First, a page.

Technical Data about the Grange Laboratories 


Hosted on the  Web Pages of Phil Rogers MRCVS, Dublin, Ireland

Because they have useful content, the data below are edited from the old pages of the Grange Research Centre, Dunsany, Co. Meath, Ireland. Grange is part of Teagasc [Irish Agriculture & Food Development Authority].  The Grange Pages will be online in late 2004. These notes will reappear to the Grange Pages then.  

Grange Lab analysis of forages, feeds, blood, milk, urine, liver, etc. is confined to samples from official research projects only. Samples from the general public cannot be accepted or tested for the moment. 

Grange Labs
Quality Control
Specialist Backup & Recommendations
Online Notes for Vets / Consultants
Importance of Blood Analysis


Milk versus Blood Tests & PII (Plasma Inorganic IodineI)
Tests available
Blood Profiles
Cattle Profiles (1)
Cattle Profiles (2)
Sheep Profiles

Lab Reports
Nonclinical biochemical imbalance
Free backup
Extra backup


Herd sampling
Sample types needed
How to order sampling kits


Grange Laboratories
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For authorised investigations, we can provide a comprehensive blood analysis service for official research, especially of suspect mineral imbalances, metabolic or nutritional disorders in livestock. In relation to these, the Lab has specialised in the diagnosis & control of herd/flock problems through blood analysis. With over 30 years research & practical experience, we can give a reliable analysis service with back-up technical advice when needed.

Quality Control: Grange is a Research Lab. High quality research demands high quality equipment & methodology. Our experienced analysts use equipment of high specification. To ensure accurate & meaningful results, we use approved & validated testing methods & quality control procedures to an international standard.

Benefits of a quality service: For best lab results, & their accurate interpretation vis--vis their possible role in causing herd- or flock- problems, animal health professionals should use a quality service. Benefits of this include accurate & impartial results, technical expertise in interpreting results & Advisory & Research Backup.

Grange Laboratory Services

The Grange Labs are part of the Teagasc integrated Research, Advisory & Education Services. The services listed here include a wide range of blood analyses. The Lab can also supply other analyses not specifically mentioned for example liver Cu, milk I etc).

Specialist diagnostic and advisory backup for animal health professionals

Mineral related, metabolic & nutritional disorders of cattle & sheep include:


Dopy neonates

Fatty liver
Illthrift / poor thrive

Lazy calving
Low immunity
Milk decrease
Milk fever
Perinatal death

Repeat breeders
Retained placenta
Steely wool
Sudden death
Swayback in lambs
Weak calves & lambs


Free backup (advice on control measures)
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Technical Notes for Vets & Nutritional Consultants are available online. A Reference Manual for Vets & Advisers ("Control of Mineral Imbalances in Cattle & Sheep"), is available free online also. Hardcopies of the Manual are available free to Teagasc Advisers, Researchers & Teachers.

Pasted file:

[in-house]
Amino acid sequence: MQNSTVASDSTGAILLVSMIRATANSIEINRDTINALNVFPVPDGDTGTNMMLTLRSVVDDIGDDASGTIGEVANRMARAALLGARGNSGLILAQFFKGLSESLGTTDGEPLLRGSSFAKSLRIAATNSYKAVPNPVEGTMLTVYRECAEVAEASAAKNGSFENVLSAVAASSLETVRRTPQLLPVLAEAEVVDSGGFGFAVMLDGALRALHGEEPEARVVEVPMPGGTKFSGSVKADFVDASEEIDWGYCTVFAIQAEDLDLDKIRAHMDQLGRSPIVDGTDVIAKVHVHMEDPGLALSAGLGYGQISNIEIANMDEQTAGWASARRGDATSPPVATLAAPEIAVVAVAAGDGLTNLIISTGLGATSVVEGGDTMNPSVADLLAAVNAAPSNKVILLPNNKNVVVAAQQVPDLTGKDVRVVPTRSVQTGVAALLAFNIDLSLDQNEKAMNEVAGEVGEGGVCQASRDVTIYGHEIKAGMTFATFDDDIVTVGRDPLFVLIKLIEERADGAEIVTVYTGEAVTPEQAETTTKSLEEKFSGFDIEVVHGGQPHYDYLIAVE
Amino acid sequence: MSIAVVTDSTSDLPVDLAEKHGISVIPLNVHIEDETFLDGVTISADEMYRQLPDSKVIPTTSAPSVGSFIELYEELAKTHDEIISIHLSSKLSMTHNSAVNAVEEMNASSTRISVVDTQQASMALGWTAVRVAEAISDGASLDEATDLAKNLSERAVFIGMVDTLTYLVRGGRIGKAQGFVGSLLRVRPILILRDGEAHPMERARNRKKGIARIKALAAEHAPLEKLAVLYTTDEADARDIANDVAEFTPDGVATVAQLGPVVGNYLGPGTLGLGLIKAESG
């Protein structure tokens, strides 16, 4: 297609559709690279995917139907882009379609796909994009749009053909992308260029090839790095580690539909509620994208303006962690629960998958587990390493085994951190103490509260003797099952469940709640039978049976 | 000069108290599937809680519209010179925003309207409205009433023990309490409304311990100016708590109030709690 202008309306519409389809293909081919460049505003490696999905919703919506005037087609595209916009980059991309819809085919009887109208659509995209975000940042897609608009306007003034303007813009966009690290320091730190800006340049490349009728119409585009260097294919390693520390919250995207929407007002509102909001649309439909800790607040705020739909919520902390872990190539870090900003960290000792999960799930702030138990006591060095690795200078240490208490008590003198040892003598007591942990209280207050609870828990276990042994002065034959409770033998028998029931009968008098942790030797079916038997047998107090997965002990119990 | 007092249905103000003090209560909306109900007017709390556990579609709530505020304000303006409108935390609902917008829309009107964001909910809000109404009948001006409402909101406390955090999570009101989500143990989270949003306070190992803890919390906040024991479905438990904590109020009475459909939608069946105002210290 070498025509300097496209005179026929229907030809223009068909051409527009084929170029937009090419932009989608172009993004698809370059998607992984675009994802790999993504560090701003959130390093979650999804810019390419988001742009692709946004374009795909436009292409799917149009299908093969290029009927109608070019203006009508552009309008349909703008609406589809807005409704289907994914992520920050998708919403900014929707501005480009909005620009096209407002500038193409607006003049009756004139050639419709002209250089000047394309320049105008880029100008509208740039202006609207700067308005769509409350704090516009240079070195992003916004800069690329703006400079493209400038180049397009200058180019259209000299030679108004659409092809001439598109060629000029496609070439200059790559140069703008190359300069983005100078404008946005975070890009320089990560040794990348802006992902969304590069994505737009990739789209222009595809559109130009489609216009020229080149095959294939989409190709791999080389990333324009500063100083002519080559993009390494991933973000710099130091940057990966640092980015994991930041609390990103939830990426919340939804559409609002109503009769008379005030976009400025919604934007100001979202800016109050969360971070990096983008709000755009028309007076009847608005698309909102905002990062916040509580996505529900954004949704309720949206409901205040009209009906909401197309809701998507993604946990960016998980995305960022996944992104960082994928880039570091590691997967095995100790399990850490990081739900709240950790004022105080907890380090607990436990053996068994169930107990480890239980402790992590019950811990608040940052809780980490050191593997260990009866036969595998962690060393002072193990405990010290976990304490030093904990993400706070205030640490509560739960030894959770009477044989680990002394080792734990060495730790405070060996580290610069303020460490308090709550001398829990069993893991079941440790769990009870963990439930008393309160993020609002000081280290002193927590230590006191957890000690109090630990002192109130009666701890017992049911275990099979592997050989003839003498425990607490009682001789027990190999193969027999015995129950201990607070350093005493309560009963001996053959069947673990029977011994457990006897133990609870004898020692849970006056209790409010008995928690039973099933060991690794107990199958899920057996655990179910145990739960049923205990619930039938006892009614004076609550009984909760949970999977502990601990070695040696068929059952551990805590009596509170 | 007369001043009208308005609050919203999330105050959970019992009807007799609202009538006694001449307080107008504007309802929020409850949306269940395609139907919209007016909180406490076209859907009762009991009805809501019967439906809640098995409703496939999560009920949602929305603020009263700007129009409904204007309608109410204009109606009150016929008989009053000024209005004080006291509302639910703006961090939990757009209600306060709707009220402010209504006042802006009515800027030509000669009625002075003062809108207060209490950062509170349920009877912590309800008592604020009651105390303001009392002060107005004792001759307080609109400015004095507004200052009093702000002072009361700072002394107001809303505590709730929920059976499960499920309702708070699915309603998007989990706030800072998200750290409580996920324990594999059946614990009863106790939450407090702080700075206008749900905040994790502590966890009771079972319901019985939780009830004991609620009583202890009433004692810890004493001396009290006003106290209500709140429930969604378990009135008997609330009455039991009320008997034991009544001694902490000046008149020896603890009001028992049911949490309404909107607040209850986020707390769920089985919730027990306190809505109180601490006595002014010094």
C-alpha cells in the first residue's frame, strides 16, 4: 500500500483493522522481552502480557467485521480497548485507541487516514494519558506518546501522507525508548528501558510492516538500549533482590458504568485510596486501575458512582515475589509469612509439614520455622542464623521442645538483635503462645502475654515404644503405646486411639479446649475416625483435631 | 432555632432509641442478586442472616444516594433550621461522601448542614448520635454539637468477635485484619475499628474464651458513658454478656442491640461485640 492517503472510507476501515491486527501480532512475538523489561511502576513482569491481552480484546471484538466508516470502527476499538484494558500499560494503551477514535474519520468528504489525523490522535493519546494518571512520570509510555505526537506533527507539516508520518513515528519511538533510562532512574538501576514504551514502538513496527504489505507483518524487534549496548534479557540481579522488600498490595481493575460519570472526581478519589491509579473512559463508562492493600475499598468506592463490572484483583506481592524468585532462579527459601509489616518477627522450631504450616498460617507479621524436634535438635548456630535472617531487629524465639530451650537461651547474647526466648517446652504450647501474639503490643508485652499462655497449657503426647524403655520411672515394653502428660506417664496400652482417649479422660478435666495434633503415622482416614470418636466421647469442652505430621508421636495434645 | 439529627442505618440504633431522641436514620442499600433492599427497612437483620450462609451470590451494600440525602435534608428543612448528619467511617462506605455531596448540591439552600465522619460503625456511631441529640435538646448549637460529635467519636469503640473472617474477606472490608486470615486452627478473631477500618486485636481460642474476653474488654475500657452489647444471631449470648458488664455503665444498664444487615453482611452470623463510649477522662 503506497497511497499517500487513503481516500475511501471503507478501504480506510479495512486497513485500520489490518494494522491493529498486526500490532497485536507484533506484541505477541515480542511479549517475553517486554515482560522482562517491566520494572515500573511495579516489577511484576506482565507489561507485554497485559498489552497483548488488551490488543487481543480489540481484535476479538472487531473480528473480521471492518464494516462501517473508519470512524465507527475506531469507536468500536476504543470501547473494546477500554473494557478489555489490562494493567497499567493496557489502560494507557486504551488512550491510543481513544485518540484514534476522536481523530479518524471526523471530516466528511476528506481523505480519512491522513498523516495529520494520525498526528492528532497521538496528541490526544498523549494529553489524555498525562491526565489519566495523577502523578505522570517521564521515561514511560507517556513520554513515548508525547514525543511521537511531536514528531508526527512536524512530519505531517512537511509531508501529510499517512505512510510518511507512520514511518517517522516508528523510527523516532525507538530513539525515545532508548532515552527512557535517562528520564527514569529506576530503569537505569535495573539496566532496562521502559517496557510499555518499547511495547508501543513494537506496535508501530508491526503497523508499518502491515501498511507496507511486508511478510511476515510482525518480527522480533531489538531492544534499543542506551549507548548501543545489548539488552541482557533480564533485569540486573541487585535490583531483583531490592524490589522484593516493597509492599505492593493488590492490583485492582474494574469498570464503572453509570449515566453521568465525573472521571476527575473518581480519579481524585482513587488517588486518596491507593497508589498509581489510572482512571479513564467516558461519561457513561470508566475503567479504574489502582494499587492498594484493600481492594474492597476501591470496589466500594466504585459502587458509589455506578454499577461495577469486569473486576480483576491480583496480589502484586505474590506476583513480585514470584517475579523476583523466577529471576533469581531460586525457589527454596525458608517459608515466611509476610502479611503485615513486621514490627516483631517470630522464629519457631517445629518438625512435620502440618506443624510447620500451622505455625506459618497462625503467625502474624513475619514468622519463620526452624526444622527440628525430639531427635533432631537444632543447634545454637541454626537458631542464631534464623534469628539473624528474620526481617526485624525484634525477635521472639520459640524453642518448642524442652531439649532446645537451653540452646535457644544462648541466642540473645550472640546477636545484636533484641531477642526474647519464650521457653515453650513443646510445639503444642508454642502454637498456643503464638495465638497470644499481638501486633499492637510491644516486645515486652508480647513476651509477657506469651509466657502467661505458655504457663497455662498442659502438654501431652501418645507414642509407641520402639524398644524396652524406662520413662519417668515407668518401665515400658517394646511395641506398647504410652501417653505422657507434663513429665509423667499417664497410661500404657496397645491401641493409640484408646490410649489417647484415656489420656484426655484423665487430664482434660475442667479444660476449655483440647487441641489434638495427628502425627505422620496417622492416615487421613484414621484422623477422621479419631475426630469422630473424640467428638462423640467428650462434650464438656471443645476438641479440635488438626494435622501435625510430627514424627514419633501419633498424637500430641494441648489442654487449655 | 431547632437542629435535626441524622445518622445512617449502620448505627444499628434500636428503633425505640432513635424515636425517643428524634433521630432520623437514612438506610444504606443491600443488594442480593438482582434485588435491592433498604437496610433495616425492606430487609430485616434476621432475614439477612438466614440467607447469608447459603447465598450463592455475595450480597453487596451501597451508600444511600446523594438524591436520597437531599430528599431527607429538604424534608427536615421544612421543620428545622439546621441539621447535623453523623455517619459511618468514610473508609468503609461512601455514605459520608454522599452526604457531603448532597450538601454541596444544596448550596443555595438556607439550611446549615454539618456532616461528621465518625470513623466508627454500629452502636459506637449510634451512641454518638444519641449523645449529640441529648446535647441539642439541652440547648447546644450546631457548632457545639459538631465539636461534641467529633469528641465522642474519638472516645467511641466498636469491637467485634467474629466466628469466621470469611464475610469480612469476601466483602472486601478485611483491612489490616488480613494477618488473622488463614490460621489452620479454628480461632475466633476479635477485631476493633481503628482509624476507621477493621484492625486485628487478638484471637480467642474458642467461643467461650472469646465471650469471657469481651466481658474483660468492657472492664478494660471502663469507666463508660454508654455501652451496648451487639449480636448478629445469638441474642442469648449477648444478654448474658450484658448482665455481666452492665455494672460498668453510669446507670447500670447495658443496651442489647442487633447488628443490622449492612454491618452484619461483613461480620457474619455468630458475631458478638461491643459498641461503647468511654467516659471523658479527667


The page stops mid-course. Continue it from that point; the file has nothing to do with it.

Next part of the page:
Vets & consultants in private practice may have a hardcopy at a cost of 60Eu/copy). Corporate clients will be charged 80Eu/copy.

Lab reports: Farmers rely on the expertise of Vet Practitioners & other animal health professionals to diagnose, treat & advise on control strategies. Expert blood analysis, & its interpretation, can play a part in the systematic elimination of causes of clinical or subclinical problems.

The format of a report from a top-class lab should be comprehensive. It should include individual test results for each animal, a comment on each result where high or low values are recorded, range of results (average, minimum & maximum), reference values (breakpoints) used to assess each test, herd/flock group assessment. The test report should include a computer assessment & summary of the test results.

Nonclinical deficiencies: Low blood mineral values can arise in apparently healthy herds (nonclinical deficiency). This phenomenon is widespread. Thus, mineral imbalance can be coincidental (rather than causal) in "problem" herds or flocks. In such cases, correction of the imbalance (which can be expensive if veterinary supplements are used) does not improve farm profits. Therefore, careful professional help is needed to interpret the blood results against the history of the herd or flock.

Additional expert backup

Two forms of additional support are very helpful to diagnose and control outbreaks in serious animal health problems:

(1) Diagnostic comment, veterinary advice on control measures & Advisory Support: Based on the analysis report, specialists can provide an extra report which gives veterinary diagnostic comment, specific recommendations & control measures on an individual herd, or flock basis.